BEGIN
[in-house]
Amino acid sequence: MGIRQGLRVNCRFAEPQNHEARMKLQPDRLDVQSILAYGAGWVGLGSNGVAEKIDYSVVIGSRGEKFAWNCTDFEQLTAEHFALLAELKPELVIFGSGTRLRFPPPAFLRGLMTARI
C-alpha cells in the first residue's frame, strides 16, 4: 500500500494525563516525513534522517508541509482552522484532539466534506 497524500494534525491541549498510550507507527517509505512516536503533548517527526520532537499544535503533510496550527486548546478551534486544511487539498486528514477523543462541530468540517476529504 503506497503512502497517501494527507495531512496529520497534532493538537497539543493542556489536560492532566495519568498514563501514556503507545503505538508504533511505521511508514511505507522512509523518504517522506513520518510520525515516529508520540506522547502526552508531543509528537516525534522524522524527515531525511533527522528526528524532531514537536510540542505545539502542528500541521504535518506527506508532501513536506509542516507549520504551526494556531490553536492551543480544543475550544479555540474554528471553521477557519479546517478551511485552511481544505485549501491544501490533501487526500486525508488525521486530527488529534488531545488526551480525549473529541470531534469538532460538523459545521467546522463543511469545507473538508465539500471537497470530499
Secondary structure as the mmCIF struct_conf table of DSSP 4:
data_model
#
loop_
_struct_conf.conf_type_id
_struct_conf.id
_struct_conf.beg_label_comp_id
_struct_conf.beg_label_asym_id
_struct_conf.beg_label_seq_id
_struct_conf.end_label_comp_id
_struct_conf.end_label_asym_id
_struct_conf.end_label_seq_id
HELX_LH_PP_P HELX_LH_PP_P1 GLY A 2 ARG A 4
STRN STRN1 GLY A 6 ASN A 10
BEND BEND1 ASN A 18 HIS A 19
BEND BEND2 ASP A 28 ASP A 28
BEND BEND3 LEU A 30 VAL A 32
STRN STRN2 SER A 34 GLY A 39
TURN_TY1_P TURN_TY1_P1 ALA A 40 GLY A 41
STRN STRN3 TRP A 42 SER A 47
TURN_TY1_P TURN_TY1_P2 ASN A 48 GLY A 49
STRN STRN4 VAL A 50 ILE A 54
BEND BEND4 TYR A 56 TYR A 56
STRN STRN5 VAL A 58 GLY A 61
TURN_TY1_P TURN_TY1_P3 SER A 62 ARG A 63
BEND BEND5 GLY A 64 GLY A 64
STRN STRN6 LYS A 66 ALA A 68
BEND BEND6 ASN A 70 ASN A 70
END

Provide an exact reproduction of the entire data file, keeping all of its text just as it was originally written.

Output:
[in-house]
Amino acid sequence: MGIRQGLRVNCRFAEPQNHEARMKLQPDRLDVQSILAYGAGWVGLGSNGVAEKIDYSVVIGSRGEKFAWNCTDFEQLTAEHFALLAELKPELVIFGSGTRLRFPPPAFLRGLMTARI
C-alpha cells in the first residue's frame, strides 16, 4: 500500500494525563516525513534522517508541509482552522484532539466534506 497524500494534525491541549498510550507507527517509505512516536503533548517527526520532537499544535503533510496550527486548546478551534486544511487539498486528514477523543462541530468540517476529504 503506497503512502497517501494527507495531512496529520497534532493538537497539543493542556489536560492532566495519568498514563501514556503507545503505538508504533511505521511508514511505507522512509523518504517522506513520518510520525515516529508520540506522547502526552508531543509528537516525534522524522524527515531525511533527522528526528524532531514537536510540542505545539502542528500541521504535518506527506508532501513536506509542516507549520504551526494556531490553536492551543480544543475550544479555540474554528471553521477557519479546517478551511485552511481544505485549501491544501490533501487526500486525508488525521486530527488529534488531545488526551480525549473529541470531534469538532460538523459545521467546522463543511469545507473538508465539500471537497470530499
Secondary structure as the mmCIF struct_conf table of DSSP 4:
data_model
#
loop_
_struct_conf.conf_type_id
_struct_conf.id
_struct_conf.beg_label_comp_id
_struct_conf.beg_label_asym_id
_struct_conf.beg_label_seq_id
_struct_conf.end_label_comp_id
_struct_conf.end_label_asym_id
_struct_conf.end_label_seq_id
HELX_LH_PP_P HELX_LH_PP_P1 GLY A 2 ARG A 4
STRN STRN1 GLY A 6 ASN A 10
BEND BEND1 ASN A 18 HIS A 19
BEND BEND2 ASP A 28 ASP A 28
BEND BEND3 LEU A 30 VAL A 32
STRN STRN2 SER A 34 GLY A 39
TURN_TY1_P TURN_TY1_P1 ALA A 40 GLY A 41
STRN STRN3 TRP A 42 SER A 47
TURN_TY1_P TURN_TY1_P2 ASN A 48 GLY A 49
STRN STRN4 VAL A 50 ILE A 54
BEND BEND4 TYR A 56 TYR A 56
STRN STRN5 VAL A 58 GLY A 61
TURN_TY1_P TURN_TY1_P3 SER A 62 ARG A 63
BEND BEND5 GLY A 64 GLY A 64
STRN STRN6 LYS A 66 ALA A 68
BEND BEND6 ASN A 70 ASN A 70